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So you accidentally told a million people they are going to die: What next? Your essential guide...

Hawaii's EMA – you’ve never seen crisis management quite like this

By Kieren McCarthy in San Francisco

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Analysis It's a common enough scenario: you are in charge of a critical piece of your company's computing infrastructure, and you make a simple mistake with far-reaching implications.

It could be a mail server misdirecting internal documents into journalists' inboxes, or a poorly configured border firewall. Perhaps you accidentally changed access permissions to a shared drive. It all happened so quickly, one mouse click, and now you and your department are being inundated with people demanding to know what happened.

What should you do? In the blur of such an event, it can be all too easy to make the wrong decisions, or even take the right actions but do them in the wrong order. When time is a critical factor, pressure can make it even harder to stay level headed.

Which is why we are all lucky to have reports on precisely what happened at the Hawaii Emergency Management Agency (EMA) – which earlier this month texted more than a million people on the US islands that ballistic missiles were about to rain down on their heads.

Those reports – one from the FCC and another from the state of Hawaii [PDF] – give a detailed blueprint for exactly how to handle such a crisis.

Their actions were exemplary and worthy of detailed study. We will break down the main points here in the hope that it can help serve in the event of your own emergency.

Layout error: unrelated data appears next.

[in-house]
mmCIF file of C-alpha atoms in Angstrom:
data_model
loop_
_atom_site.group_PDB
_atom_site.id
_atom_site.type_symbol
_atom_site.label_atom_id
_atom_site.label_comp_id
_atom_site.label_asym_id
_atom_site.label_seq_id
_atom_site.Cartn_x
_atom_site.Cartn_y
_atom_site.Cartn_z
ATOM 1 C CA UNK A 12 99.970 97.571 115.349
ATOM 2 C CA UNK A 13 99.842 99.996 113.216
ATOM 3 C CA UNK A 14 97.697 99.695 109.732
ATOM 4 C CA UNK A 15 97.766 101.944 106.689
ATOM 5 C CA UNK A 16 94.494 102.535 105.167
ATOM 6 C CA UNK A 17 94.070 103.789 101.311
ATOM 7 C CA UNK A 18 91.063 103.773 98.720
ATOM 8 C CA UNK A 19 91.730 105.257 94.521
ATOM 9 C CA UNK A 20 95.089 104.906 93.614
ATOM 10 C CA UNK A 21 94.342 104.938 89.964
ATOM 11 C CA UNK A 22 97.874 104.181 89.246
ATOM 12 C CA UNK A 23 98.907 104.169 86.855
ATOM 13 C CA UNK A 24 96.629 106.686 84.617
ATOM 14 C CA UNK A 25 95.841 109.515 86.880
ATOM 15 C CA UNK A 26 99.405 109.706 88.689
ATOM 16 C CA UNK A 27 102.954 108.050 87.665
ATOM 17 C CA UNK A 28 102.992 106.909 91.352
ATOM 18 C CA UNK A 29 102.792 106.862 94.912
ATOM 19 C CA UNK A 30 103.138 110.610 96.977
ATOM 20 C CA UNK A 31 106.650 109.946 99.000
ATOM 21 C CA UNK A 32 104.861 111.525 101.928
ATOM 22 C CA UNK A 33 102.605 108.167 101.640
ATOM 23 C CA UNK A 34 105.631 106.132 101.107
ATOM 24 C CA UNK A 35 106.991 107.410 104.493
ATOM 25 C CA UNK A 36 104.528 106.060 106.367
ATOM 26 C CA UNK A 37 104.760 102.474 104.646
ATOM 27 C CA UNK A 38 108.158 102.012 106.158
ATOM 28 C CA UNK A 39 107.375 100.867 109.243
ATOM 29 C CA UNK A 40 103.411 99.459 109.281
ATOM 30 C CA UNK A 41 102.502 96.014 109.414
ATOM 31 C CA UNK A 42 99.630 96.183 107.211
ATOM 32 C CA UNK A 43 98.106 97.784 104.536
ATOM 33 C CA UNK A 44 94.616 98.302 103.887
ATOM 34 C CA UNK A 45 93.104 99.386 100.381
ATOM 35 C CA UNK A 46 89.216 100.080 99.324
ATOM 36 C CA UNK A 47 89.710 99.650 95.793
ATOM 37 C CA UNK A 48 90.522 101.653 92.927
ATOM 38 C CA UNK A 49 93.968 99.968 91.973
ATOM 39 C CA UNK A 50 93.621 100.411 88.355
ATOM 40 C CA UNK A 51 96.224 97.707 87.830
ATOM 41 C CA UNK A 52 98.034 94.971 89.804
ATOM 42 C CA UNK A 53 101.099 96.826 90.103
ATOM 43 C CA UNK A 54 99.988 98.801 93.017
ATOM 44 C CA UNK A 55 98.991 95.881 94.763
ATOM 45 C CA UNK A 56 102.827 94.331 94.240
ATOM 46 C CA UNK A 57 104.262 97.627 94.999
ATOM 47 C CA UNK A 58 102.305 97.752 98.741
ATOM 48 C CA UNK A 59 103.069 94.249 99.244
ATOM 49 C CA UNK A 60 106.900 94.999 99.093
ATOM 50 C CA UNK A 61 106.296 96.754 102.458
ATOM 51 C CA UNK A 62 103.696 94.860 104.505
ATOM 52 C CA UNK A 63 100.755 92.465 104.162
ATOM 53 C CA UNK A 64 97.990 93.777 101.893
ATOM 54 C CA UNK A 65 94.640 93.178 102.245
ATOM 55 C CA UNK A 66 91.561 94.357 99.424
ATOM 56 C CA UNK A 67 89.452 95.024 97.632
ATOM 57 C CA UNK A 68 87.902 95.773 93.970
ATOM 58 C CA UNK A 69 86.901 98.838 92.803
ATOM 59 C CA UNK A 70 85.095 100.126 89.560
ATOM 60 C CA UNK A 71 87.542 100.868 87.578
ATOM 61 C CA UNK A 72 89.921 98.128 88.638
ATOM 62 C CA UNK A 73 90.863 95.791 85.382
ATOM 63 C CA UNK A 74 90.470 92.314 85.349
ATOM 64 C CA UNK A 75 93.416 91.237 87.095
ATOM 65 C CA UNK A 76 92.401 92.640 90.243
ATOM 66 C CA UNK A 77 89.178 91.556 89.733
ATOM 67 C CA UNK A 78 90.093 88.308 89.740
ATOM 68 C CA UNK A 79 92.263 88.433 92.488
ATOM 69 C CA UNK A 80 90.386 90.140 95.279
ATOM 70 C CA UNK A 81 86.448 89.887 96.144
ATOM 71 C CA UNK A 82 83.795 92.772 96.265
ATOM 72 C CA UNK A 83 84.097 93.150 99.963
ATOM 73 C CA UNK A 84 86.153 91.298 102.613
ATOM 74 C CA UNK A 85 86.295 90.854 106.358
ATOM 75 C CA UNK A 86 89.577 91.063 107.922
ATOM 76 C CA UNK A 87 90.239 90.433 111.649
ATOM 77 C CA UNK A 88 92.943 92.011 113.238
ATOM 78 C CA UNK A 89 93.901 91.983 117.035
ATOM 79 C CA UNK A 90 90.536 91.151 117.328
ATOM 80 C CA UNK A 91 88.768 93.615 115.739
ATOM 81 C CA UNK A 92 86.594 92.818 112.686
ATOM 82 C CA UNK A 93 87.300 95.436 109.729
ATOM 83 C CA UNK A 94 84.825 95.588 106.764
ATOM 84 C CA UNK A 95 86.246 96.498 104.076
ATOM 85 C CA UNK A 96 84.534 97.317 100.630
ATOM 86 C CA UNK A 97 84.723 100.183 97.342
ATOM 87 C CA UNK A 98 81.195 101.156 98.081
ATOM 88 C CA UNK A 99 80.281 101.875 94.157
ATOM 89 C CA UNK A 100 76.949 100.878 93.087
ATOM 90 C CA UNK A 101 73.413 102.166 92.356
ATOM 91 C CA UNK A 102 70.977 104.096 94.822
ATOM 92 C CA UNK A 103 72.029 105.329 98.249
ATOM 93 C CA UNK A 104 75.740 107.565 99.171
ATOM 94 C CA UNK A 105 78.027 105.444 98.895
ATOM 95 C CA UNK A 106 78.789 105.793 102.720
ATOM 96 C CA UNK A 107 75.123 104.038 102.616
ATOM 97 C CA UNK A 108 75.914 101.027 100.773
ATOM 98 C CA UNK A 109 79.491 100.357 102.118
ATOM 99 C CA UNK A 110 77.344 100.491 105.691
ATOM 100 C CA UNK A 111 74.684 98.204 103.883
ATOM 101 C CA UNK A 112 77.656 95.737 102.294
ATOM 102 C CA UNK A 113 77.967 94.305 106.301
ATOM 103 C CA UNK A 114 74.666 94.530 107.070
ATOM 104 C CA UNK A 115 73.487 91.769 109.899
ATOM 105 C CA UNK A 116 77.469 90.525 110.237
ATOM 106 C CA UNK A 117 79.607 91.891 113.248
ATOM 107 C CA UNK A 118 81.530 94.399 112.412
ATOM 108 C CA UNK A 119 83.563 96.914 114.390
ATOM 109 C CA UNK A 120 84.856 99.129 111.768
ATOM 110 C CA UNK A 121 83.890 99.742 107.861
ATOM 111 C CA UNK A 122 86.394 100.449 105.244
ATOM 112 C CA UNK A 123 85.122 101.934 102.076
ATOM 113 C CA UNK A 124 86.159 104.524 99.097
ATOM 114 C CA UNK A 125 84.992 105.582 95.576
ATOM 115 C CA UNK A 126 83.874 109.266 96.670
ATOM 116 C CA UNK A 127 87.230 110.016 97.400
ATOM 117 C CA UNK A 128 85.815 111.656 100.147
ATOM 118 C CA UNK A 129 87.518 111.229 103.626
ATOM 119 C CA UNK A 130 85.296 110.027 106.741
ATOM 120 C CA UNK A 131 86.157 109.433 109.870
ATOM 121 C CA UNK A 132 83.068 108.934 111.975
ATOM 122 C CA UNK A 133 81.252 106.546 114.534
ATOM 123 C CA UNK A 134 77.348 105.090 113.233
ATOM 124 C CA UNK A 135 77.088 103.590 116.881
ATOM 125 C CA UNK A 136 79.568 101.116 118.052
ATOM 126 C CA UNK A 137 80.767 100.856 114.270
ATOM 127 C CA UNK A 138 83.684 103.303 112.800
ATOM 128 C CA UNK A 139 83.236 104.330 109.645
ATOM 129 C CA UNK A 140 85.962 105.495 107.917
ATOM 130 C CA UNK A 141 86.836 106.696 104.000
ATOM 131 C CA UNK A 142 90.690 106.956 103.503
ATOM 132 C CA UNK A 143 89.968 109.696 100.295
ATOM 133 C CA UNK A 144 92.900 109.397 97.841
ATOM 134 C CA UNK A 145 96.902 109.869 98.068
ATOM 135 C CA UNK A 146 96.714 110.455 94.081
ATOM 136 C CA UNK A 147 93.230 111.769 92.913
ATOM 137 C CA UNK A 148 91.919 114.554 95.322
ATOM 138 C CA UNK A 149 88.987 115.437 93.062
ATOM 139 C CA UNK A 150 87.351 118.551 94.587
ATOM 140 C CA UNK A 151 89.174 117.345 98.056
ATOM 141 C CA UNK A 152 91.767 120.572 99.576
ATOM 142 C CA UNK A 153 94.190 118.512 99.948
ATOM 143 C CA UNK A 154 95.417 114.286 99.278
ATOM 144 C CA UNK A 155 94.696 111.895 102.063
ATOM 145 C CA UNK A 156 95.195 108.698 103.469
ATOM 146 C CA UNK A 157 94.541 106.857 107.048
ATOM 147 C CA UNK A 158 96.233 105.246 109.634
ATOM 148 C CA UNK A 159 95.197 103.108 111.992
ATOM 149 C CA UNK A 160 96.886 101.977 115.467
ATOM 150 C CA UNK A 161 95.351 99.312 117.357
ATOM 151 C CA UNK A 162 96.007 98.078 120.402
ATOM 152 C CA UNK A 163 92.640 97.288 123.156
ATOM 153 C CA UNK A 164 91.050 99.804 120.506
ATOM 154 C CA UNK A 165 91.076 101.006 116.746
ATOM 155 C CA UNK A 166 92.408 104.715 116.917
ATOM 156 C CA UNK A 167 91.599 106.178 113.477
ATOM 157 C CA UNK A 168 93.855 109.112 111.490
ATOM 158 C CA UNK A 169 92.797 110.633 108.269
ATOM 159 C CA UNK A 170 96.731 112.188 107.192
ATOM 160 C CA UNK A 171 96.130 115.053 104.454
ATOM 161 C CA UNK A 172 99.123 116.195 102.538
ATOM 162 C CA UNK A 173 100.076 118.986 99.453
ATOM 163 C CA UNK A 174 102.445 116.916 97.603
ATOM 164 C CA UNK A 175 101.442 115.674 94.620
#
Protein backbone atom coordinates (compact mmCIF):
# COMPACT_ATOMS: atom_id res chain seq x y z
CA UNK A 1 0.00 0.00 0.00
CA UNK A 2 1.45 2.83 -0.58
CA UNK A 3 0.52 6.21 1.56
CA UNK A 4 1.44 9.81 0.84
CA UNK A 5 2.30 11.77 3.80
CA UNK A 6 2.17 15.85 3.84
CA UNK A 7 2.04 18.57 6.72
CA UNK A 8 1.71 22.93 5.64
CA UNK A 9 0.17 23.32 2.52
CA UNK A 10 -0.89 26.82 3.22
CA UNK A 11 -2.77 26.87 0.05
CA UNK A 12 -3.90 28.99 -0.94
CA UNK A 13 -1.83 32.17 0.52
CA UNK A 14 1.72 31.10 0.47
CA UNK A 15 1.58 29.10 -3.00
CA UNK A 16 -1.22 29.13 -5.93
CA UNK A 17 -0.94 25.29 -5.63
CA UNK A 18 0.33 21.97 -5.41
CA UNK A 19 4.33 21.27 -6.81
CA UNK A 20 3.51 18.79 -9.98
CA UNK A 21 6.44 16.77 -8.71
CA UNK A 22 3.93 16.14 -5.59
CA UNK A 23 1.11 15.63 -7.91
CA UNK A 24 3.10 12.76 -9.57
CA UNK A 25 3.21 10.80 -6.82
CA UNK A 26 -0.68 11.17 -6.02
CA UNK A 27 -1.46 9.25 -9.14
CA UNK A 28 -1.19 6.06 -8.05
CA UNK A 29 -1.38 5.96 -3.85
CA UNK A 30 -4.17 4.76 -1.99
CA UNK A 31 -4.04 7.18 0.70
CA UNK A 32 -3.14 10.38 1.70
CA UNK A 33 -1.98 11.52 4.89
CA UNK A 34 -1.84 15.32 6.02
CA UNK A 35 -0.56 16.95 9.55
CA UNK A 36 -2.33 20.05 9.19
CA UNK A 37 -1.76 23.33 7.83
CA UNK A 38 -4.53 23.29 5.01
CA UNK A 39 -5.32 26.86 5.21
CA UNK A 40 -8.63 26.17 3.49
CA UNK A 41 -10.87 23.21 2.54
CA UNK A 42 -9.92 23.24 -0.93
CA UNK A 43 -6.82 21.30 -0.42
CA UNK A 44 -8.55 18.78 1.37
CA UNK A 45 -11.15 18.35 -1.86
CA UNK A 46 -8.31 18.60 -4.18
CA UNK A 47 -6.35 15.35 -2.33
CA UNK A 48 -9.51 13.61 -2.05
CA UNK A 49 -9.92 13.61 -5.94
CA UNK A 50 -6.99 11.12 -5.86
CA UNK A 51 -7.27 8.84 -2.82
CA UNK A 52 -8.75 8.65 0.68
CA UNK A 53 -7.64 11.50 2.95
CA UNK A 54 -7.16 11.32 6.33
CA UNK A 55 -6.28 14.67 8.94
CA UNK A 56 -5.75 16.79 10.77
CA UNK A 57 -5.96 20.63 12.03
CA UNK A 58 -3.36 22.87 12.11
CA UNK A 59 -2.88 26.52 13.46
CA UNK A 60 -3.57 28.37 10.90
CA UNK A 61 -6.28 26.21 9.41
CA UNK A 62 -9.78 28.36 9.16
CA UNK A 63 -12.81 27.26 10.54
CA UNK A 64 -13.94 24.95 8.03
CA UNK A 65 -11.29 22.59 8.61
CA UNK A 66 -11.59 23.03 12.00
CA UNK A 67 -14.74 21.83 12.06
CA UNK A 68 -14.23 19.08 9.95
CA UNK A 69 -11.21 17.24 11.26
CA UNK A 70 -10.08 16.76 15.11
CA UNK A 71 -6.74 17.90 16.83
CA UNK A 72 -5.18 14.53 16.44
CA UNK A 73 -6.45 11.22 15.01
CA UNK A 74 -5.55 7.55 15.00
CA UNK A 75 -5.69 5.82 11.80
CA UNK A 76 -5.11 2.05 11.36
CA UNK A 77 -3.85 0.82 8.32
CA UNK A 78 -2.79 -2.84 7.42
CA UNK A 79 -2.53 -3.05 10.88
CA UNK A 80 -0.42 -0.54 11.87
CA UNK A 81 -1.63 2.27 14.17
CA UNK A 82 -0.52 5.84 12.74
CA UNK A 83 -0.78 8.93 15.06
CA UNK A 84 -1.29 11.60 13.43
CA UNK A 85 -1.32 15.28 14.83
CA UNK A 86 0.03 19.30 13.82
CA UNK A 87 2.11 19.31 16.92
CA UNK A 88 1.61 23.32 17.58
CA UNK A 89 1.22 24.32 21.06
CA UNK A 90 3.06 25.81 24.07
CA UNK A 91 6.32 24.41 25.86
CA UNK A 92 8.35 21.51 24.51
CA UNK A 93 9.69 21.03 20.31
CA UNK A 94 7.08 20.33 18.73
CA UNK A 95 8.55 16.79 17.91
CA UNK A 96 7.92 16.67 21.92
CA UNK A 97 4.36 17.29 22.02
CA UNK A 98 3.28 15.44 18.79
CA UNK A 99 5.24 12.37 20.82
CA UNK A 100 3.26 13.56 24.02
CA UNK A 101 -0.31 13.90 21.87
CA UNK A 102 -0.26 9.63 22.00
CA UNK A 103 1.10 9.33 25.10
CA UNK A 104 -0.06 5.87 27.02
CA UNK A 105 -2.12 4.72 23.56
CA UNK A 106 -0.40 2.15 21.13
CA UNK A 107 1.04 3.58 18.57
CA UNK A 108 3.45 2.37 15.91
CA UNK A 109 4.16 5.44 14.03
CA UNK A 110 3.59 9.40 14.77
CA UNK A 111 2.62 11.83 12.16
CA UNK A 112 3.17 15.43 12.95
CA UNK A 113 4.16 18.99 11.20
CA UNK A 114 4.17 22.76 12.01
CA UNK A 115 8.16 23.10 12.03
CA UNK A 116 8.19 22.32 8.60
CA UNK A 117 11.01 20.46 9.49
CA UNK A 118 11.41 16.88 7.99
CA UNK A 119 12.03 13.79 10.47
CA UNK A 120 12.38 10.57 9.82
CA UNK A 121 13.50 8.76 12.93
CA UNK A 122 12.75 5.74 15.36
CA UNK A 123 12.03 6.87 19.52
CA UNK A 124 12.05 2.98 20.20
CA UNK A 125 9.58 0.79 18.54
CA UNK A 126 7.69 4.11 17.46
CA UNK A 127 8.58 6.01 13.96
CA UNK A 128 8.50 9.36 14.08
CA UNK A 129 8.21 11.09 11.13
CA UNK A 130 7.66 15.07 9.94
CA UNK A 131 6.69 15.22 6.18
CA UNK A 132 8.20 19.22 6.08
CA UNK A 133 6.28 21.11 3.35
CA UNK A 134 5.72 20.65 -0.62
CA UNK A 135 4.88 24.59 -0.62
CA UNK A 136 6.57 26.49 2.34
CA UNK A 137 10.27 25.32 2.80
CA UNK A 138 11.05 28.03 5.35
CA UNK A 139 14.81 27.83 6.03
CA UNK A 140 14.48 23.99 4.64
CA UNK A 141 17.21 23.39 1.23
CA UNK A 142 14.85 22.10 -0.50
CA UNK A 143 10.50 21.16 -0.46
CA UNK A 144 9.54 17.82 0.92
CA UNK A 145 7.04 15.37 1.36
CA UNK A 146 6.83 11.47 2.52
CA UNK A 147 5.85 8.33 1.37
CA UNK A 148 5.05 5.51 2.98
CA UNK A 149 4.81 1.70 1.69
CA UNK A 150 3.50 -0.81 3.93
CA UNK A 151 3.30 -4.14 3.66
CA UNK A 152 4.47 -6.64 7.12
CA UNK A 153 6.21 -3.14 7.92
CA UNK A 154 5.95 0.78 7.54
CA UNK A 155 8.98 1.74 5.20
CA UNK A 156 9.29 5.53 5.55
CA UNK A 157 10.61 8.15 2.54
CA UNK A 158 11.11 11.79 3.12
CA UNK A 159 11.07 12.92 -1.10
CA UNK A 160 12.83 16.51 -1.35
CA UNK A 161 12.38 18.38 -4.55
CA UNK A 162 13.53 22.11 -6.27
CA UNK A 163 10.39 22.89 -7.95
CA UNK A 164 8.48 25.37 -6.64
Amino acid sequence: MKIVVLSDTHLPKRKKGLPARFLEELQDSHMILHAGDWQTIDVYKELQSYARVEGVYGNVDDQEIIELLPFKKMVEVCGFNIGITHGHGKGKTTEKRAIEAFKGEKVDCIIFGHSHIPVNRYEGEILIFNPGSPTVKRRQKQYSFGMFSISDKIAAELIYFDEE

In the case of Hawaii's EMA, they faced a rather sticky situation: they had accidentally sent a phone alert to more than one million people telling them they would shortly die in a military attack, perhaps perishing in the radiant glow of a detonating thermonuclear device.

Not a great situation to be in, but one where clear thinking is essential to prevent things from getting worse.

So what's the first thing you should do? That's right: hand the problem to someone else.

Ass protection

The key to protecting your ass is to immediately inform the most important person you can quickly access outside of your department. It then becomes their problem.

So it was with EMA – the first call went to Hawaii's governor. The call went something like this.

"Hi Governor Ige, this is Bob from the Emergency Management Agency, we have a bit of an urgent situation."

"Hi Bob, what seems to be the problem?"

"Well, we just texted everyone a message that turns out not to be true."

"Everyone?"

"Yes, roughly one million people."

"Oh wow, ok, what did the message say?"

"Let me see… it said BALLISTIC MISSILE…"

"Sorry, do you mind not shouting?"

"Yes, sorry, it said: 'Ballistic missile threat inbound to Hawaii. Seek immediate shelter. This is not a drill.'"

"Oh I see. Not a drill, huh. WAIT… WHAT?!"

"Key takeaway here is: there is no missile. Anyway, lovely talking, David. All the best."

Work down the list

With that out the way, the EMA crack crisis management team hit the phones letting everyone of decreasing importance know what had happened. Start at the top and work your way down.

In this case, it was: the police; then the people that operate emergency sirens; then those in charge of the different counties. Then the TV and radio stations. But in a typical corporate situation that might be: CEO; head of security; anyone else in the IT department; then department heads; then your internal message board or Slack.

Once you have offloaded the problem, the next most important thing is to stop anyone else from bothering you. Most valuable in this case is social media: just post a message to your Facebook page or on Twitter stating succinctly what has happened. It doesn't matter if anyone sees it or not – so long as you put it out there, you can't be blamed for not letting everyone know.